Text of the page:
The Bell Curve 17 - TBC and the 2010 Elections

Here's a quote I posted in TBC 16:

"What if the cognitive elite were to become not only richer than everyone else, increasingly segregated, and more genetically distinct as time goes on but were also to acquire common political interests? What might those interest be, and how congruent might they be with a free society? How decisively could the cognitive elite affect policy if it were to acquire such a common political interest? (p. 115; emphasis mine)

They give us this gloomy picture: "As of the end of the twentieth century, the United States is run by rules that are congenial to people with high IQs and that make life more difficult for everyone else." (p. 541)

* * *

Well, Herrnstein and Murray were right. We have now had several years of government by the cognitive elite (who in my opinion are a bunch of overeducated pinheads, i.e., they know more and more about less and less), and a few days ago the ordinary people of this country showed at the polls how sick and tired they are of the cognitive elite. See for instance ---

If you read it, be sure to read the eighteen references in it.

And I say hooray for the common people!

Monday, November 1, 2010

It's NOT the econony, people!

I have listened to a lot of people say the most important issue this year is the economy. Okay, it's important, but the economy is made by people: going to school, working, and doing business.


there are about 18.3 million schoolkids (18 and under) who are not here;

about 6 million possible college students (ages 19 to 22) not here;

about 31 million part- or full-time workers (16 and over) not here;

about 23.4 million voters not here.

If a baby aborted in 1973 were alive today, she or he would have had 37 birthdays; if the 738,800 aborted were alive, they would have had 27,335,600 birthdays: cards, cakes, parties. Not to mention diapers, baby clothes, school clothes, shoes, food: all the things needed to be made and sold for a living person -- of which the dead have no need.

The economy is faltering and Social Security going broke because we are missing about 50 million people. It's NOT the economy, people!

Thursday, October 21, 2010

The Bell Curve 16 - The End

(This has been a long series of posts. I never dreamed it would be this long, and I bet nobody else did either.)

This book has covered far more territory than I have explored, but I've chosen to limit my comments to the phenomenon of cognitive stratification, which Herrnstein and Murray suggest has changed American society so much (perhaps more than any other phenomenon).

You'll recall the authors argued that in past ages, social position was governed far more by social position or wealth ("lineage and money") than by intelligence. Also that a large majority of the smart people in past ages were engaged in ordinary pursuits, living, working, and mixing with everyone else. "Social and economic stratification were extreme, but cognitive stratification was minor." (p. 27)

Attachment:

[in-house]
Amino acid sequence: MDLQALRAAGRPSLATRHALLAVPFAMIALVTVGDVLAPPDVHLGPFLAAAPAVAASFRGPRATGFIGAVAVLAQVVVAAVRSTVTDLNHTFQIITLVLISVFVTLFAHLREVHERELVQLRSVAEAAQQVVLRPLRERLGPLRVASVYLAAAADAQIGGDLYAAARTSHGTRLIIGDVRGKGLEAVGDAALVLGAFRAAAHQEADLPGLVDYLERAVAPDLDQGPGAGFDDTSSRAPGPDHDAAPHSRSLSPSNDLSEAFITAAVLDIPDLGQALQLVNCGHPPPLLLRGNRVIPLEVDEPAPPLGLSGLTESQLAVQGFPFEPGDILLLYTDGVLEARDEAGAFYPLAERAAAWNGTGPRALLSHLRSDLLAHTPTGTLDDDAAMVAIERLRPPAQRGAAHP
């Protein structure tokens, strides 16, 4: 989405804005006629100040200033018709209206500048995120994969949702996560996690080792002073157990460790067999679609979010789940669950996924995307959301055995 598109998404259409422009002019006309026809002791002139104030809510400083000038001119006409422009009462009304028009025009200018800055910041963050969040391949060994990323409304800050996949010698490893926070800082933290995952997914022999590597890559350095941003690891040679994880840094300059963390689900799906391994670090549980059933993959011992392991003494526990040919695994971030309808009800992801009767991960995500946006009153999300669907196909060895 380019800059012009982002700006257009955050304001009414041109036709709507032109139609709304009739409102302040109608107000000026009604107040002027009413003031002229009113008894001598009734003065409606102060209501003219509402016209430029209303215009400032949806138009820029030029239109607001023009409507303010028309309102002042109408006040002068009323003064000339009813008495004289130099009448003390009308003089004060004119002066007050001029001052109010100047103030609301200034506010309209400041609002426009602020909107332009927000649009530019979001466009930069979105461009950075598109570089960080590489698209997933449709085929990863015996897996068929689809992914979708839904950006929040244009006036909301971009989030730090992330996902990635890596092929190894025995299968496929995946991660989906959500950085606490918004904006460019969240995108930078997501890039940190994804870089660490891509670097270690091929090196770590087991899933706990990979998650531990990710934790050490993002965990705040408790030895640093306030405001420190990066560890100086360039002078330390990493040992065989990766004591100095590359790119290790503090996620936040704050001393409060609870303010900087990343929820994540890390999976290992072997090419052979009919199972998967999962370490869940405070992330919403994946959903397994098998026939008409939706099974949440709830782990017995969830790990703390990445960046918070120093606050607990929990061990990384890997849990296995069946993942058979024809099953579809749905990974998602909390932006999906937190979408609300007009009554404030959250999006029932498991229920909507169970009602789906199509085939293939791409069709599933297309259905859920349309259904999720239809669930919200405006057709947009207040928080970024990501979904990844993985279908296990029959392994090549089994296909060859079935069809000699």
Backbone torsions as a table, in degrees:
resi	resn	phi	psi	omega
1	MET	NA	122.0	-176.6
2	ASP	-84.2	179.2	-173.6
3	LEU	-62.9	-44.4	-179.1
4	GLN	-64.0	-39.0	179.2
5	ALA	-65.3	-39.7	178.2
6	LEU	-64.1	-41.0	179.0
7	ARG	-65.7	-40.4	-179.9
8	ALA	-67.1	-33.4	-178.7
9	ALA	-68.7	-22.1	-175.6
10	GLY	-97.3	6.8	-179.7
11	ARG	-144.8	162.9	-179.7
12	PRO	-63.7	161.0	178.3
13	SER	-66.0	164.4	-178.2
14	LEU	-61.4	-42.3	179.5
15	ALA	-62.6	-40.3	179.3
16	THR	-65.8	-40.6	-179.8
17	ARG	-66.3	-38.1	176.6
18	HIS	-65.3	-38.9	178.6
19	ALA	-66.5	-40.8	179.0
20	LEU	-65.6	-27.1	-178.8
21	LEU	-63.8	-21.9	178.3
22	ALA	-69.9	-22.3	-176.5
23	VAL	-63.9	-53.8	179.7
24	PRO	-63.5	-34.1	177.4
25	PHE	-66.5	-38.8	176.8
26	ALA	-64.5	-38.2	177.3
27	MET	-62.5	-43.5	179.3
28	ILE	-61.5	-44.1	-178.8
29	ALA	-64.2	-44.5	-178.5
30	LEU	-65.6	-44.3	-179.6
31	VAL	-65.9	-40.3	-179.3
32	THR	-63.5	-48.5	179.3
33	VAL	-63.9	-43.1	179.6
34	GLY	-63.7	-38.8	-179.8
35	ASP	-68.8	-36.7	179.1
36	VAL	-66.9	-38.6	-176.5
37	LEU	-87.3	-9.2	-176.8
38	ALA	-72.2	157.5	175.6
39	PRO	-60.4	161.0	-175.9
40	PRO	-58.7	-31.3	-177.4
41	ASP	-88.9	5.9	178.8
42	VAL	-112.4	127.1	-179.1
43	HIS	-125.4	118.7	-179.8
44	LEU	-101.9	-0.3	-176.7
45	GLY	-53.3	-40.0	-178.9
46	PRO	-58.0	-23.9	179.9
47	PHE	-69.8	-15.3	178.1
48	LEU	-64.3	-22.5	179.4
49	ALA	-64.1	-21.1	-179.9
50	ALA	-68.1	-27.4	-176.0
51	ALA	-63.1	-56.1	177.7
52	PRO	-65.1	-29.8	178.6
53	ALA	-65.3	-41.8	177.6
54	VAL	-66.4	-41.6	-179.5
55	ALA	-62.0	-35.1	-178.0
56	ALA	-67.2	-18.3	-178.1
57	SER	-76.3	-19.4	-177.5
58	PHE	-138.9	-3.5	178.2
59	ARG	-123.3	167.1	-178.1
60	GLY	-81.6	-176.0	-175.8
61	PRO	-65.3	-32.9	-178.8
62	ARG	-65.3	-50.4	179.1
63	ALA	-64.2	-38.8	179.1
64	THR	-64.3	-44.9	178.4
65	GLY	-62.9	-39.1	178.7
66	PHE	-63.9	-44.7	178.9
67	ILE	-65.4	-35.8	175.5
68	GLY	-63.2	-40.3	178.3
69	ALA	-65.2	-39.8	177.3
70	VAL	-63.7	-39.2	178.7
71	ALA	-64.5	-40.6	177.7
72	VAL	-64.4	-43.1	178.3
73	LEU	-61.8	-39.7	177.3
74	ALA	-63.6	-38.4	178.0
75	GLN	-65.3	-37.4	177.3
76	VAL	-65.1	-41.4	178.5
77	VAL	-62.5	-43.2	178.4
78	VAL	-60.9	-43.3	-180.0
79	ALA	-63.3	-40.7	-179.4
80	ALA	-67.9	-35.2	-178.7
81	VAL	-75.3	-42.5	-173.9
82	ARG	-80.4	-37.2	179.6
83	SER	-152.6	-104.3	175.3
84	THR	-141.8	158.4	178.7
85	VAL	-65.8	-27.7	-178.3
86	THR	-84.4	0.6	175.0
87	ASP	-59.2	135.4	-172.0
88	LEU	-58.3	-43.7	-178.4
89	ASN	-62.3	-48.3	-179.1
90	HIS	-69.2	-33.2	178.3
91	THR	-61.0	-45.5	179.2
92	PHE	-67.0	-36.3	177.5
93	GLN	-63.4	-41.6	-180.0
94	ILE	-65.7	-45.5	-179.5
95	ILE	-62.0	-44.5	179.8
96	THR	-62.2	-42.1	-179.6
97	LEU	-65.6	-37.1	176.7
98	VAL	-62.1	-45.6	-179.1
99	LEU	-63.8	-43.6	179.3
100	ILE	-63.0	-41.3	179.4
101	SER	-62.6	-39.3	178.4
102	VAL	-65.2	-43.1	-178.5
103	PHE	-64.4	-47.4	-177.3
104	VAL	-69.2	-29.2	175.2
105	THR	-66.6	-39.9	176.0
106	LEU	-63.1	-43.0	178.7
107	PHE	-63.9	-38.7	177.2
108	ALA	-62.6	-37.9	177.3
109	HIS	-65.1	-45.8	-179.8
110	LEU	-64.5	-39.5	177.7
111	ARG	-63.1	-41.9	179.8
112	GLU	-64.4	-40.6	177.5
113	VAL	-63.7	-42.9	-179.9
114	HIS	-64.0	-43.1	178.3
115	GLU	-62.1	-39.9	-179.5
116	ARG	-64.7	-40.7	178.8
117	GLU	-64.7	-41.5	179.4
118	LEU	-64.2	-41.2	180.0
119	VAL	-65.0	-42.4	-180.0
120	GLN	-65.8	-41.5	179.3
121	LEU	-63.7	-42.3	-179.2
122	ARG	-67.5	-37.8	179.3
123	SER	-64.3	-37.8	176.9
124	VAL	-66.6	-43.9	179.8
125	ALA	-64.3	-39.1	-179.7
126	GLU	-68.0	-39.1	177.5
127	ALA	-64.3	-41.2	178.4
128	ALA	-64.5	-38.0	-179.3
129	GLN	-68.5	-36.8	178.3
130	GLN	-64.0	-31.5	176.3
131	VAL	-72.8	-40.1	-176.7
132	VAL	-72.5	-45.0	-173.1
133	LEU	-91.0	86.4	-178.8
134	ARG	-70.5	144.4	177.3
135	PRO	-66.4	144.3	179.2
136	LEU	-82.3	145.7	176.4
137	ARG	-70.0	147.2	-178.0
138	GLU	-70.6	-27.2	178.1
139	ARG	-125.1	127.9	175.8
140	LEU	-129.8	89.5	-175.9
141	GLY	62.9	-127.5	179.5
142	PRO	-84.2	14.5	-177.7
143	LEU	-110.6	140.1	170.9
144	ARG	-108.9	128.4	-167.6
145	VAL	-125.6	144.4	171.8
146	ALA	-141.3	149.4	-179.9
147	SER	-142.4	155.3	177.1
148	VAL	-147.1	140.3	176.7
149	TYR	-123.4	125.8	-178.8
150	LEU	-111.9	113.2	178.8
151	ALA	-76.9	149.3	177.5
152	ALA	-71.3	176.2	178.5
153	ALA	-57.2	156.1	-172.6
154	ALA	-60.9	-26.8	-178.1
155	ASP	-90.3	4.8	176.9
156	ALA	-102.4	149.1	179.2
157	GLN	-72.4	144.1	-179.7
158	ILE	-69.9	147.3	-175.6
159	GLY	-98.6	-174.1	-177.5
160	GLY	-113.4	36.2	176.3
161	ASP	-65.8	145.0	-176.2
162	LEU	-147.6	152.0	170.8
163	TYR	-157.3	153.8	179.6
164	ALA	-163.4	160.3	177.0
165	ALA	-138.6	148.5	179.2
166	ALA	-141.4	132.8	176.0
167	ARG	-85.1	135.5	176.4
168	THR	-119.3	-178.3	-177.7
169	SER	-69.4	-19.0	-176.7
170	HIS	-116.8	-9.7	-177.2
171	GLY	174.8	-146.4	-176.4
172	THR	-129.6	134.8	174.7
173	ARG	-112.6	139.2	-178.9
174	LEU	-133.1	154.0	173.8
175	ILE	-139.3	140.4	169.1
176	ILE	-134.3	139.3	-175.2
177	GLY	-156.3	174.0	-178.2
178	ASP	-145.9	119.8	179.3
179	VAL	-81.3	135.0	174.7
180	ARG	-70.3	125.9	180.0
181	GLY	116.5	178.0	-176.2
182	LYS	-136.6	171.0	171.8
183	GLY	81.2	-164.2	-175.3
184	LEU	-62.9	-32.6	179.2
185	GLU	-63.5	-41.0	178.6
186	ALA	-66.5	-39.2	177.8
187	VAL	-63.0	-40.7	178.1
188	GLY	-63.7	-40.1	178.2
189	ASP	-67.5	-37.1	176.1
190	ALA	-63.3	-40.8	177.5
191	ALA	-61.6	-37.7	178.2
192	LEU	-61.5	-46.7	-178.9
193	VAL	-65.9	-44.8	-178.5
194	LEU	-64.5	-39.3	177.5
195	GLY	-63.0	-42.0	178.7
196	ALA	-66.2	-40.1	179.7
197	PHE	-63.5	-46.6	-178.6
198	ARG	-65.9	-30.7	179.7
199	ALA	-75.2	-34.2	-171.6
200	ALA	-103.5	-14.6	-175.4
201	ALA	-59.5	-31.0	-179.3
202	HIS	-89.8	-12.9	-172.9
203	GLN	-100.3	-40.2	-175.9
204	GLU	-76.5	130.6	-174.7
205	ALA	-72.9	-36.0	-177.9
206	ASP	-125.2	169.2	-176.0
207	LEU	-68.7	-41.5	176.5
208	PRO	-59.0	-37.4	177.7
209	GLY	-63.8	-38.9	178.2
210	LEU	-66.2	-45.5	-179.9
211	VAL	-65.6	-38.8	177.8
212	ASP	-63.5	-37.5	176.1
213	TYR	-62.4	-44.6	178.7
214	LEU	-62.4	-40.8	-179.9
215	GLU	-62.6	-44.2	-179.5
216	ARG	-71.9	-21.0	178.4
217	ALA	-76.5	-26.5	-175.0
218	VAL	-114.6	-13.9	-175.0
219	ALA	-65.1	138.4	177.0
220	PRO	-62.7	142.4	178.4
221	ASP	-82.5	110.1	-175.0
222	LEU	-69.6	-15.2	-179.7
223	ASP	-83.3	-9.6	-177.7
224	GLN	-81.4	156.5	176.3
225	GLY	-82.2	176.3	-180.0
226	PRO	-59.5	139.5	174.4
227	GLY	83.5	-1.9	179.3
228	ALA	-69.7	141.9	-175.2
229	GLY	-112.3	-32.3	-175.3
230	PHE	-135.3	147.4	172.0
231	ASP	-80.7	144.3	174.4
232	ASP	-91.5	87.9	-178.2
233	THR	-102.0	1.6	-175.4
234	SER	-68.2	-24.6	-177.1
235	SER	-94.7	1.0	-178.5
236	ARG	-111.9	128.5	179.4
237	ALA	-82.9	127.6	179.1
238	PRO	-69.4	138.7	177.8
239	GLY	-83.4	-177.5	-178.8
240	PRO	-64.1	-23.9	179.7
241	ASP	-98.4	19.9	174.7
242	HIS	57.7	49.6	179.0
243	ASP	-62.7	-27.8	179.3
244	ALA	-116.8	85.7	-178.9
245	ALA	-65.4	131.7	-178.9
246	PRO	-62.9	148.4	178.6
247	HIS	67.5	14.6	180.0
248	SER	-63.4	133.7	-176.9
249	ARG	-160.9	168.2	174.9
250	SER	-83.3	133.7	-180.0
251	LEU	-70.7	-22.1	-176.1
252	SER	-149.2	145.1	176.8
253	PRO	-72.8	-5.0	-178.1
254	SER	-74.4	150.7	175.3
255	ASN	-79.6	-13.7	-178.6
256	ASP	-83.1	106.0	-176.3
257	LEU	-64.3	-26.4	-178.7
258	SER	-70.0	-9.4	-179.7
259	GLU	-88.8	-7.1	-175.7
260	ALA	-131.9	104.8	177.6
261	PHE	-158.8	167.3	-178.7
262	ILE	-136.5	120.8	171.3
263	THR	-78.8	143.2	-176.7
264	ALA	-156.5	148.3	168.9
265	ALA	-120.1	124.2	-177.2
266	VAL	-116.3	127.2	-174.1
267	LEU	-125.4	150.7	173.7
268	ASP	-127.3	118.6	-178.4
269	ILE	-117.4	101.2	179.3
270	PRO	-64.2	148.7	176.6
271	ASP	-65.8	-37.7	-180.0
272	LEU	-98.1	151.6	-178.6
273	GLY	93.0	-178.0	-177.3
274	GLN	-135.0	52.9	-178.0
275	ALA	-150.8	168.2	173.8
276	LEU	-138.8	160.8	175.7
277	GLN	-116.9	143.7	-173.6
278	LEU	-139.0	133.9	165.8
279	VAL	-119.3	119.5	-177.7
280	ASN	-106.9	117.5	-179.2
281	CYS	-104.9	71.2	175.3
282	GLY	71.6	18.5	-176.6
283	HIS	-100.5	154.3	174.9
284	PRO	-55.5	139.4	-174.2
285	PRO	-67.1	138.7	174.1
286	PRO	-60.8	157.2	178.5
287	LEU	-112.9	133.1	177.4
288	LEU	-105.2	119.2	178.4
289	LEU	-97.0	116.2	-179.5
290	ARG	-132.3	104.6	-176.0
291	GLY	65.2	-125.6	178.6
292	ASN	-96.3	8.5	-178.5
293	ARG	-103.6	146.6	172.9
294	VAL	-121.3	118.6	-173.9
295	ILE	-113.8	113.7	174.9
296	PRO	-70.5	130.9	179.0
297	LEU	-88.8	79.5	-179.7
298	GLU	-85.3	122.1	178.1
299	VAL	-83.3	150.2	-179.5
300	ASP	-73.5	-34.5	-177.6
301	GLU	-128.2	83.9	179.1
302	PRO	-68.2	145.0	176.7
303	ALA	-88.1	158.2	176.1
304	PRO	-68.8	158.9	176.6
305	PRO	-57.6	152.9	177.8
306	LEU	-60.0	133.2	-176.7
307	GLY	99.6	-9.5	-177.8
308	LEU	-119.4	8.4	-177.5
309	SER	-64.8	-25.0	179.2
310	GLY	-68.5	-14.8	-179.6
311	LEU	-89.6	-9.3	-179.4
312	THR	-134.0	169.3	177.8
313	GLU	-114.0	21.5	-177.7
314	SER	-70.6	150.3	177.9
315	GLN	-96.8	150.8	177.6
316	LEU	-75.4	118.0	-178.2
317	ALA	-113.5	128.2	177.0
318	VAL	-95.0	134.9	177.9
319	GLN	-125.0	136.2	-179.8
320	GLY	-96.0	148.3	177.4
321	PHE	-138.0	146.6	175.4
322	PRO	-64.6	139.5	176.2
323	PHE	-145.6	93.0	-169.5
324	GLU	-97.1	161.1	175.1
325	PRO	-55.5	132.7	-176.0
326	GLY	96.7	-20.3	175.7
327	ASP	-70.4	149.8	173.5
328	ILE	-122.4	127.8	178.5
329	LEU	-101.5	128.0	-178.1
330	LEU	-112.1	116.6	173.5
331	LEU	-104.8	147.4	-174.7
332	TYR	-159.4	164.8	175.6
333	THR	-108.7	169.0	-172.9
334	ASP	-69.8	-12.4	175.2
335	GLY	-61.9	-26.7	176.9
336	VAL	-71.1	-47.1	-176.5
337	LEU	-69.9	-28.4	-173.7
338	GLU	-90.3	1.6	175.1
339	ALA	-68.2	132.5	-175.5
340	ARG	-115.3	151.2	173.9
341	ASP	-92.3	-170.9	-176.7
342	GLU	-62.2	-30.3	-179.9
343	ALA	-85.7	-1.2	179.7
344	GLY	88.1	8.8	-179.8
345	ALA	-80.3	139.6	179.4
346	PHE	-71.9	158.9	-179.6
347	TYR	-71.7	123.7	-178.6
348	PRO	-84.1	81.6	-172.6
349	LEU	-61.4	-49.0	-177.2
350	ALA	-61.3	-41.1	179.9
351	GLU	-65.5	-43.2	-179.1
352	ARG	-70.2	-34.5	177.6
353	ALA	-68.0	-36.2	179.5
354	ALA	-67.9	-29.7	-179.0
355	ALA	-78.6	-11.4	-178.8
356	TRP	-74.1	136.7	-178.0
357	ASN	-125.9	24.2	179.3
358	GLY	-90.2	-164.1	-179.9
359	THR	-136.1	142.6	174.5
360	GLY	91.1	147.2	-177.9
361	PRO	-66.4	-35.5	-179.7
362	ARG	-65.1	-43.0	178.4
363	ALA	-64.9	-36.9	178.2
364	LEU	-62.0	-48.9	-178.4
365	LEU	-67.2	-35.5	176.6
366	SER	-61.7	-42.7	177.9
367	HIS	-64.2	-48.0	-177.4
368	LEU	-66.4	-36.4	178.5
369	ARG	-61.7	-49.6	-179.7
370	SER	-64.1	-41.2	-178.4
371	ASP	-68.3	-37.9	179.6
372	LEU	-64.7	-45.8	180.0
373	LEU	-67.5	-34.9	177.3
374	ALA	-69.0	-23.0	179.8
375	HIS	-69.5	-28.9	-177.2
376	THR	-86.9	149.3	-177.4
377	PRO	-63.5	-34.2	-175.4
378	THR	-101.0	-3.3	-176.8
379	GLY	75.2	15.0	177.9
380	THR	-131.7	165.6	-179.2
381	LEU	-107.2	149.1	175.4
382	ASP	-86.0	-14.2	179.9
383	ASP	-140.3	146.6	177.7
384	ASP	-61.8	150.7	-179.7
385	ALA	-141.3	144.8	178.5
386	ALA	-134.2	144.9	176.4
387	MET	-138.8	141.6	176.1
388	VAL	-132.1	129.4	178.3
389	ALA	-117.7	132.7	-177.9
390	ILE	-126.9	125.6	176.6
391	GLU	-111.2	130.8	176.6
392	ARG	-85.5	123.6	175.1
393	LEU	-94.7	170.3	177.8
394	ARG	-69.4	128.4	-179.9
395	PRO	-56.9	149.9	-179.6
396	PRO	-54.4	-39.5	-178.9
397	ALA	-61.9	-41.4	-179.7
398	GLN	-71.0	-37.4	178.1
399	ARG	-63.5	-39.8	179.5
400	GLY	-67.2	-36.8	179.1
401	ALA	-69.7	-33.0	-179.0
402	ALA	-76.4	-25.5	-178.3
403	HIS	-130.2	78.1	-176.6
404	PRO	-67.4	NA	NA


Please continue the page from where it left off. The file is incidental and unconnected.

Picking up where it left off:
It's a commonplace in circles anthropological that technological changes produce social changes (at least that's what I was taught in Cultural Anthropology in 1970). Technology has grown by leaps and bounds in the last century or so; one excellent example is the progression from the first powered heavier-than-air flight in 1903, to the placing of astronauts on the moon in 1969. (I had relatives whose lifetimes included both dates.)

My last two posts demonstrated the phenomenon.

Early in the book, Herrnstein and Murray say: "Cognitive partitioning through education and occupations will continue, and there is not much that the government or anyone else can do about it."
"Another force for cognitive partitioning is the increasing physical segregation of the cognitive elite from the rest of society."
"The isolation of the cognitive elite is compounded by its choices of where to live, shop, play, worship, and send its children to school."
"Add to this the phenomenon known as assortative mating. Likes attract when it comes to marriage, and intelligence is one of the most important of those likes. When this propensity to mate by IQ is combined with increasingly efficient educational and occupational stratification, assortative mating has more powerful effects on the next generation than it did on the previous one. This process too seems to be getting stronger, part of the brew creating an American class system." (pp. 91-92)